All NCSA workforce members who need access to this environment or who may come in contact with ePHI during day-to-day operations or an emergency are designated as a part of the NCSA Health Care Component (NHCC) of the University of Illinois Covered Entity. All NCSA workforce members who need access to this environment or who may come in contact with CUI during day-to-day operations or an emergency are designated as a part of the NCSA Staff with ACHE Access group.
All workforce members in the Covered Entity must take the official UofI HIPAA training annually, and all workforce members in the NCSA Staff with ACHE Access group must take CUI training. If they use laptops to access these systems, the devices must utilize full disk encryption. All laptops and workstations they use for this work must also employ password protected screen savers that automatically lock after a period of inactivity.
Removable media may not be brought into, connected to or used in the ACHE environment without explicit permission of the Security Office. If removable media is approved for use in the ACHE environment it must be encrypted in accordance with the BAA agreement and the Security Office. Currently this is AES currently employing 128 bit crypto key length.
The Security Office will verify compliance to the ACHE policy through various methods, including but not limited to, periodic physical inspection, video monitoring, security and business tool reports, internal and external audits.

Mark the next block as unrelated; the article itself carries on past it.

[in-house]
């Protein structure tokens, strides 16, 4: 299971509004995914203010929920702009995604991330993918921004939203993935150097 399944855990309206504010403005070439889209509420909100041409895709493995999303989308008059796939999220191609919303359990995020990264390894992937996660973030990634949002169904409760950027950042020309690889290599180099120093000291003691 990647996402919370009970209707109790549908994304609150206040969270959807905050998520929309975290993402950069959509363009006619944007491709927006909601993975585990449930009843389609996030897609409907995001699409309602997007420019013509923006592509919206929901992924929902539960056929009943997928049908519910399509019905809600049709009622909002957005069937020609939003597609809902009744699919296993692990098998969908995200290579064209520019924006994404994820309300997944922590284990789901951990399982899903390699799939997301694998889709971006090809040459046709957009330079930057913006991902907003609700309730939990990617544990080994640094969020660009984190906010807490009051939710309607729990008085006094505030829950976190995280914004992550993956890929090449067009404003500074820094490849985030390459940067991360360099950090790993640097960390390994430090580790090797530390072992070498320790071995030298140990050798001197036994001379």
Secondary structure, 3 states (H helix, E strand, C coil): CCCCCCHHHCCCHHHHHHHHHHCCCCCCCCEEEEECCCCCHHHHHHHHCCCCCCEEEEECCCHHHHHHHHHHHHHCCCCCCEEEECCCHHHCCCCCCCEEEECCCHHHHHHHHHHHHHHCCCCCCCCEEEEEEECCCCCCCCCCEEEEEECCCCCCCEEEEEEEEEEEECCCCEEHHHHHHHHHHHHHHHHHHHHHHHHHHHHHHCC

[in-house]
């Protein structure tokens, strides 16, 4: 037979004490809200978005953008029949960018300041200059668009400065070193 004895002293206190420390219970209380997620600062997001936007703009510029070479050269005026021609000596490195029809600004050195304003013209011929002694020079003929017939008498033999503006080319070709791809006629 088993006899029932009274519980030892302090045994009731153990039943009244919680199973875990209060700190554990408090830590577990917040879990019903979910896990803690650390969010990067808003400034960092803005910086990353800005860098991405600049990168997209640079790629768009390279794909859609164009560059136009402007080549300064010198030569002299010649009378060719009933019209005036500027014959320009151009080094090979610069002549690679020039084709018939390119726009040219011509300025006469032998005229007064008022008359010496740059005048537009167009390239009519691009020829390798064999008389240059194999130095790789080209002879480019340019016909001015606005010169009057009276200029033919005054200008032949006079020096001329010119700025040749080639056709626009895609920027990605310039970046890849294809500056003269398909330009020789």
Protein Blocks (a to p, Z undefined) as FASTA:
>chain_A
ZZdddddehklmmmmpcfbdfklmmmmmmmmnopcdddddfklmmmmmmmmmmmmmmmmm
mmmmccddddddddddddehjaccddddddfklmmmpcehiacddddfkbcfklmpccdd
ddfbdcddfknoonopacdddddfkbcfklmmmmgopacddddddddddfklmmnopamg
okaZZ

The NCSA Security Office has the right and responsibility to take systems offline that are compromised (e.g. either attacking or causing harm to others). It also has the right and responsibility to take the systems offline of those persons violating NCSA security policies. In the event that systems are to be removed from the network in the case of security policy violations a ticket shall be created to track the incident. The CISO shall make the final decision and document this in the ticket, noting the impact on risk and thereby justifying the decision to remove the system. If the CISO is unable to be contacted and cannot make a decision in a timely manner, the ICI director will make the decision and document it in the ticket. While due effort is made to notify system owners before taking a host offline, this is not always possible in an emergency.
Depending upon the severity, type and recurrence of a violation, the Security Office may report the issue to supervisors, HR, senior management or even law enforcement. Violations of the NCSA or University's policies involving electronic Protected Health Information (ePHI) will be reported to the UofI HIPAA Privacy and Security Officer, and violators will be subject to disciplinary action as described by the University's policies.
There are exceptions and special cases to any policy. Requests for exceptions should be made to the Security Office and may be approved by either that office or the NCSA Director's Office. Note: the Security Office has a process to request exceptions. These requests are referred to as "variances" since they are requests to vary from NCSA's security policies.
This policy is reviewed annually by the Security Office. Feedback is solicited from the Internal Infrastructure Board for any recommended changes. New versions are approved by the NCSA Director's Office.
Questions regarding this policy or its implications can be sent to the Security Office (email@example.com) or the NCSA Help Desk (firstname.lastname@example.org).
UIUC IT policies are posted at https://techservices.illinois.edu/office-cio/information-technology-policies
UIUC Security standards can be found at https://techservices.illinois.edu/security/illini-secure
The U of I HIPAA policy and resources page can be found at https://hipaa.uillinois.edu/
Policies, standards, guidelines, and procedures developed by the NCSA Security Office are linked to from https://wiki.ncsa.illinois.edu/display/cybersec/Policies+and+Procedures